If you’ve only seen Xiaomi and Huawei as the top Chinese-made phones until now, Oppo wants you to also consider its new R15 Pro as a well-made alternative as well.
On first glance, there is really nothing much to hate, or love, about the R15 Pro. It maintains the look of the previous R11s but now comes in interesting gradient colours – my favourite is the vibrant Ruby Red mirror finish.
A subtler Cosmic Purple is also available. Like previous Oppo models, the R15 Pro’s main design influence comes from Apple. Yes, you get the increasingly common – and annoying – iPhone X notch. And sadly, it does not really stand out from the competition.
On the flip side, I am glad that Oppo has beefed up the R15 Pro. It is slightly thicker at the sides so holding it is not as nerve wrecking as with the R11s.
I also appreciate the new phone’s Swipe-up Gesture Navigation. This means I can quickly go back, return home or access recent apps just by swiping my thumb from the bottom of the phone’s screen. This is one iPhone-like feature I like.
The phone is equipped with the necessary grunt to power through the day. You get a Snapdragon 660 processor, a generous 6GB of RAM, a 3,430mAh battery and 128GB of internal storage with the option of an additional microSD card.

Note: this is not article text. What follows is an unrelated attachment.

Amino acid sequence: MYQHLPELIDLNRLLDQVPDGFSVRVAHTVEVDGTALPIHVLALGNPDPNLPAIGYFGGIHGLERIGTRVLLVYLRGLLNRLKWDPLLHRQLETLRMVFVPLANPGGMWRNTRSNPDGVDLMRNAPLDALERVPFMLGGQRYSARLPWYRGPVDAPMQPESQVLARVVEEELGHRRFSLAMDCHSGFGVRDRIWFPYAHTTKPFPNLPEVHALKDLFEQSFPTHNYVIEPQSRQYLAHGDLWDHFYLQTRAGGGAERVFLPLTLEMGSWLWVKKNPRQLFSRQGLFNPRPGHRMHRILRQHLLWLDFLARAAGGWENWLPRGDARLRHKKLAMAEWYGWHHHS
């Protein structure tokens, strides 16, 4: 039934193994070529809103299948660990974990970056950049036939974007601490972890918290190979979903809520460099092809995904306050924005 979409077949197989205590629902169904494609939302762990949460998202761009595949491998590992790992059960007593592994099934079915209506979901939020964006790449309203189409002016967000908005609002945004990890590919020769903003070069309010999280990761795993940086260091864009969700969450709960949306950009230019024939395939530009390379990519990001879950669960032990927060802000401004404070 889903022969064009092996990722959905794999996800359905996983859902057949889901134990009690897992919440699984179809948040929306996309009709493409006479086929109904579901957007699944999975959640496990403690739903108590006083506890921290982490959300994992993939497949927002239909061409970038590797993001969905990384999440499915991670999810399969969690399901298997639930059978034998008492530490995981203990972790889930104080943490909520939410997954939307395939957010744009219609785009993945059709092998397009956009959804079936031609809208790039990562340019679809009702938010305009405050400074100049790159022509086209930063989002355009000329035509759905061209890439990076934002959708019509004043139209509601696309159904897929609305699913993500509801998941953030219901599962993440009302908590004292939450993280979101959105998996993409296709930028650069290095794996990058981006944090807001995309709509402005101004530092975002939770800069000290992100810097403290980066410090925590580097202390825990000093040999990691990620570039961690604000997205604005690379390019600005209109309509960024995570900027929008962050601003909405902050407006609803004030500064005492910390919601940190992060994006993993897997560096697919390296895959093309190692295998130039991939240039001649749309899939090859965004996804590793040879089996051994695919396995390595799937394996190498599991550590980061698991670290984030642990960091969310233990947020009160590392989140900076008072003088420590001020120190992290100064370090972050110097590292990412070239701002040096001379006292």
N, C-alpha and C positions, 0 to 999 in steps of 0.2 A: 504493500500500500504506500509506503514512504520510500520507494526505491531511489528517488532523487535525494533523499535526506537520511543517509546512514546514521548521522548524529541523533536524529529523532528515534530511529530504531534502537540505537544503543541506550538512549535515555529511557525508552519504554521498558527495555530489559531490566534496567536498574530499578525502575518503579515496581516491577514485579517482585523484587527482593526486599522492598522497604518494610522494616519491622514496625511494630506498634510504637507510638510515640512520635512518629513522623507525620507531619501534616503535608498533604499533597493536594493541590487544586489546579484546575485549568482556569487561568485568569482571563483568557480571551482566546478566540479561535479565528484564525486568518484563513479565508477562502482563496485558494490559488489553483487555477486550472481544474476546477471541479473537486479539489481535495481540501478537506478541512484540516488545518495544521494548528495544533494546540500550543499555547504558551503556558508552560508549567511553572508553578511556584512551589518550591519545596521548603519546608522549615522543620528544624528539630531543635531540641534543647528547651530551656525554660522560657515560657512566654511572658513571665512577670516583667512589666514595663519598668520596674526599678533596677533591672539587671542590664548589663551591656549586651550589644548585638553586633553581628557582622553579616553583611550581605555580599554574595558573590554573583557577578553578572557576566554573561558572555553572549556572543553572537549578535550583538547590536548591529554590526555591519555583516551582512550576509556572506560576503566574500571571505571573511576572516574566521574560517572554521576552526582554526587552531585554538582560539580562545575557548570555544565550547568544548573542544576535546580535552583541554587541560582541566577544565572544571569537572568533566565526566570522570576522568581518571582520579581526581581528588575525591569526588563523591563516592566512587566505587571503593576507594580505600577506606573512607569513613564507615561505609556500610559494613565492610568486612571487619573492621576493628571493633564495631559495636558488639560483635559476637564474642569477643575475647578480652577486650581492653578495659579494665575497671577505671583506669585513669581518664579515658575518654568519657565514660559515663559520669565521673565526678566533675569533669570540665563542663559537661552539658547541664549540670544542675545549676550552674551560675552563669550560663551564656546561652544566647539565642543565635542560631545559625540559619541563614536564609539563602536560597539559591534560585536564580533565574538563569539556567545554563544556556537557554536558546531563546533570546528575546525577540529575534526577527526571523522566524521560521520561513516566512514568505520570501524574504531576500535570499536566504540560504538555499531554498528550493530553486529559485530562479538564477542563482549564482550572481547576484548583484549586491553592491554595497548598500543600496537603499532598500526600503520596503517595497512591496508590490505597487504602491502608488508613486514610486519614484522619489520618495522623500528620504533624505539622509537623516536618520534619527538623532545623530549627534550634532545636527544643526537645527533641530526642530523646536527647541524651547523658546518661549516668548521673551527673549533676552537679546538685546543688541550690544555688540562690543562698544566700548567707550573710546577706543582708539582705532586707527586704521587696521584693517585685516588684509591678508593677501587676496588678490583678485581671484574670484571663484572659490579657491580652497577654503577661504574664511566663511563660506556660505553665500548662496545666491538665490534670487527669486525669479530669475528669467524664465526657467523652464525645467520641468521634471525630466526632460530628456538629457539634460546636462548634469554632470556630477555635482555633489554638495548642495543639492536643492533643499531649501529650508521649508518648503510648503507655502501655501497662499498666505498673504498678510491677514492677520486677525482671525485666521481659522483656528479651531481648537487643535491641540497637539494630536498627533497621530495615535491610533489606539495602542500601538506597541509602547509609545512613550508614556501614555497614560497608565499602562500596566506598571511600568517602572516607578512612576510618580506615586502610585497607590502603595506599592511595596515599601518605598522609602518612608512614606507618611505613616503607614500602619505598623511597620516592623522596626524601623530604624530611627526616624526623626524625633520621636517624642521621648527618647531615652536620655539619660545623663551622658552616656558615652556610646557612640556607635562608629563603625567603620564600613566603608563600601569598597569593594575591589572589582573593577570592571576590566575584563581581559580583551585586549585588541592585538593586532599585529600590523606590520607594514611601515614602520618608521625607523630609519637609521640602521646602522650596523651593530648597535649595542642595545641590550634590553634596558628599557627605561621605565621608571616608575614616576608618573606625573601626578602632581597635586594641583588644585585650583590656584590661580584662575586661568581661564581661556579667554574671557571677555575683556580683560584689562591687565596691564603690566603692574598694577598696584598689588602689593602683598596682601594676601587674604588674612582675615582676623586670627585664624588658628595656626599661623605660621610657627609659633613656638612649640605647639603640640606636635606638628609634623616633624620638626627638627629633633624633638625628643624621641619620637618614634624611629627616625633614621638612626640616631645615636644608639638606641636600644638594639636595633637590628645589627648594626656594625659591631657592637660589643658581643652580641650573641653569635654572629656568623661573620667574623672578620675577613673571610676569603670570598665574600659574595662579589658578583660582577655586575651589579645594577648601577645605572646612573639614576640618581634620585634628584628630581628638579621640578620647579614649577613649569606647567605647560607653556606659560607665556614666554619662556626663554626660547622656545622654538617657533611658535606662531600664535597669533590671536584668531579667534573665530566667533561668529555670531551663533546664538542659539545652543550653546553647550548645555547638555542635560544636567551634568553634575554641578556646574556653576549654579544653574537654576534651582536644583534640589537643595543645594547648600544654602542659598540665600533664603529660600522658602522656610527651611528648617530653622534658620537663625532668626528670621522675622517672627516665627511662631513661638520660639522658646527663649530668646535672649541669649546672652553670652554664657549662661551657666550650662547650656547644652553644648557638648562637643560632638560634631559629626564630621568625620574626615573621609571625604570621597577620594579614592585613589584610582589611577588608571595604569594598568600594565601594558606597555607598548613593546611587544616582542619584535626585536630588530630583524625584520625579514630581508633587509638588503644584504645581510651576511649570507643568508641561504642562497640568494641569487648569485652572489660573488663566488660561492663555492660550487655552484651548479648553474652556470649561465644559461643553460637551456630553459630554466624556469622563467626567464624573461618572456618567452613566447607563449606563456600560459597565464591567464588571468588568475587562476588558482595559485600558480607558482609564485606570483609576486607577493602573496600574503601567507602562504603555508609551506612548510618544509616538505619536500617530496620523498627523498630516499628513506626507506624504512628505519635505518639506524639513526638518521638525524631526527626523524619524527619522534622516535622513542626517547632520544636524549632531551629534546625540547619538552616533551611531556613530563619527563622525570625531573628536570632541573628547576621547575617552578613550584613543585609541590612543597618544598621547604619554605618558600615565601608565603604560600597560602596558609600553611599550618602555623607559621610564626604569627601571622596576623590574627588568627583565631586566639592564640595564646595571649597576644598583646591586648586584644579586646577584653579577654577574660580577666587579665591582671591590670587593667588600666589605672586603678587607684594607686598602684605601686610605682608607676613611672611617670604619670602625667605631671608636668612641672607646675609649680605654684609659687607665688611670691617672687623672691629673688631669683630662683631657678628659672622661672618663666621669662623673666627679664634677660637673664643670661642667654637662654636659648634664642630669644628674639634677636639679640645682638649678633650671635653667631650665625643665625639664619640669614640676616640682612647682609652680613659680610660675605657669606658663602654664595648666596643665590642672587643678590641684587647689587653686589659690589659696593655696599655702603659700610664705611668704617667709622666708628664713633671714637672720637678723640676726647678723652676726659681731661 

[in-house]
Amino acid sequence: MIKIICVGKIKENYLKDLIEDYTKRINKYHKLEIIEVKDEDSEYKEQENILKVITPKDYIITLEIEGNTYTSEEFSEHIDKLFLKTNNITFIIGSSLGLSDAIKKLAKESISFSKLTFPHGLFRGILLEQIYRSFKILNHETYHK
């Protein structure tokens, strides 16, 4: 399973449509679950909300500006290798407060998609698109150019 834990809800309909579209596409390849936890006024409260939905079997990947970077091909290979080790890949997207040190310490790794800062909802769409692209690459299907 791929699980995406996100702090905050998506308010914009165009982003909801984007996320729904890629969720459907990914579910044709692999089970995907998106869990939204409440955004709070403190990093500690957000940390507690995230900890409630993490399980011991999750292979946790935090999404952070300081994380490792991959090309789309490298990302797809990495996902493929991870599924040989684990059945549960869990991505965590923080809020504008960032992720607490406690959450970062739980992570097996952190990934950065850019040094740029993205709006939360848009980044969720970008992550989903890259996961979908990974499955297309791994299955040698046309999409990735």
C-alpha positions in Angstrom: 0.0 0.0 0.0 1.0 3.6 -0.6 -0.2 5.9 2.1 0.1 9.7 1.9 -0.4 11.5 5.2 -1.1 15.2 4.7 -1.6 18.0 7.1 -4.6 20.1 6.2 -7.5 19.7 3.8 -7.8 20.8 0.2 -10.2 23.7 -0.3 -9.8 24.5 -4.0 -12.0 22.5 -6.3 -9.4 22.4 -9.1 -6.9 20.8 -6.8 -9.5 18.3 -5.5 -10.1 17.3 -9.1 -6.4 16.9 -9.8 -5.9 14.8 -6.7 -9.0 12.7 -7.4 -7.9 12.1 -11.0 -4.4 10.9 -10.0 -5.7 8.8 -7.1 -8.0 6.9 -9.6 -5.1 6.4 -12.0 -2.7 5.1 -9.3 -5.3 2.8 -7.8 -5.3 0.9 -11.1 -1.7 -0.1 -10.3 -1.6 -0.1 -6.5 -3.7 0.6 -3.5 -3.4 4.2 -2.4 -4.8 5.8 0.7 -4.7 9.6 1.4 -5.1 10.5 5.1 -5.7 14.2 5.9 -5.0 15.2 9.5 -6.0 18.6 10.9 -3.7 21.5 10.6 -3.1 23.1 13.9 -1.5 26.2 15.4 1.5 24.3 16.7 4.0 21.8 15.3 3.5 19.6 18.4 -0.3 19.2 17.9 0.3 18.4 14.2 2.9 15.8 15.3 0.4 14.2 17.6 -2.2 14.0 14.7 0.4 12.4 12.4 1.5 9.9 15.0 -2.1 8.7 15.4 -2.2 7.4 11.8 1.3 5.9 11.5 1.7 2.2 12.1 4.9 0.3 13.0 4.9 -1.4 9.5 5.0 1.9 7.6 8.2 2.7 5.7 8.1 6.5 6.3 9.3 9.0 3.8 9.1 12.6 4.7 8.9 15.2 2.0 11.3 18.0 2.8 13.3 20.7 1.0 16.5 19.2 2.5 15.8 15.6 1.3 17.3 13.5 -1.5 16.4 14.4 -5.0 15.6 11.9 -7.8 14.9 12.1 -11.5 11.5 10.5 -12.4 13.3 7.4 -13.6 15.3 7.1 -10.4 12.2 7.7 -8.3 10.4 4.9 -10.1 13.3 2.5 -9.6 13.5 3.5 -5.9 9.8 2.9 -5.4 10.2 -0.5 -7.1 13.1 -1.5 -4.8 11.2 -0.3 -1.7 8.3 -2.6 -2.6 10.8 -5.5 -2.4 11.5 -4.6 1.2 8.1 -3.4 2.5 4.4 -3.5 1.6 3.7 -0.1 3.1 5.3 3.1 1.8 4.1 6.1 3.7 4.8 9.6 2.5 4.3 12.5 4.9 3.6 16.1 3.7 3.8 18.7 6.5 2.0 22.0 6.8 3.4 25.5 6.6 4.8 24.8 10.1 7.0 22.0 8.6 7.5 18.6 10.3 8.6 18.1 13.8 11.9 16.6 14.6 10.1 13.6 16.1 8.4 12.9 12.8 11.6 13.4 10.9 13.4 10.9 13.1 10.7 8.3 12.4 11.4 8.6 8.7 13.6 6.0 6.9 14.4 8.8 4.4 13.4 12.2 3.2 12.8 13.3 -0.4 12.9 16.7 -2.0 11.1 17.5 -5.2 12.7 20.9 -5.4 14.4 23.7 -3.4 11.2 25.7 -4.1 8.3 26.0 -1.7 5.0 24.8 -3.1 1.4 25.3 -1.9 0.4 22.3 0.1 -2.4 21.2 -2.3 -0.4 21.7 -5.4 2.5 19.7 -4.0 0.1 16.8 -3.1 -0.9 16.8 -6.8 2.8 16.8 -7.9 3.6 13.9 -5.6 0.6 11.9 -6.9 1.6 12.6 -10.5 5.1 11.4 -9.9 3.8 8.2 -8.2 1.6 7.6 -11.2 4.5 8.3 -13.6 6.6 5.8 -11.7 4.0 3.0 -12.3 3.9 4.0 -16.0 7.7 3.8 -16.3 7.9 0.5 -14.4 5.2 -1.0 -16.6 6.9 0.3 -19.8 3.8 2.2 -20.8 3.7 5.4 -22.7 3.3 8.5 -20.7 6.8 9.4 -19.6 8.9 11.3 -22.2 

The phone’s huge 6.28-inch AMOLED Full HD+ screen is decent for daily use. No complaints there at all.
Things get a bit less certain when you start looking at the cameras. The back-facing camera has two colour sensors – 20MP and 16MP – with the same f1.7 wide angle lens.
The 16MP sensor is the main camera and the 20MP sensor camera will only be used when there is a need to change to a more sensitive camera.
I find it odd that Oppo did not use the higher resolution sensor for its main camera. Instead, you are asked to rely on the 16MP sensor as the main shooter.
The Oppo R15 Pro is certainly designed with selfie lover in mind. A 20MP sensor and f2.0 lens are used for the front-facing camera. Unfortunately, the 3D lighting effect is only applicable for the back-facing camera – it’s something I feel should be made available for both cameras.
Oppo has touted its phones as capable cameras and I’d say the R15 Pro largely delivers. It retains good skin tone in images, for starters. When given enough time to capture a scene on a tripod, the colours and sharpness are actually quite impressive.
If you are thinking of using the phone as a snapshooter, take note that the camera tends to use a much higher ISO setting to combat the handshake. The result is a much noisier, less sharp image.
The Oppo R15 Pro is not a bad phone but I question the asking price of $899. That’s cutting it too close to a flagship phone from more established rivals.
For that price, you’d expect a faster processor than the mid-range Snapdragon 660 chip that Oppo has thrown in. You also wonder about the lack of a newer USB-C port, which is common by now on new phones except for budget options.
Let’s not forget what cheaper, mid-range phones can offer. The Honor 10 (S$579) and Nokia 7 Plus (S$599) are cheaper yet offer impressive design and good cameras. There are definitely better options around for what Oppo is asking for the R15 Pro.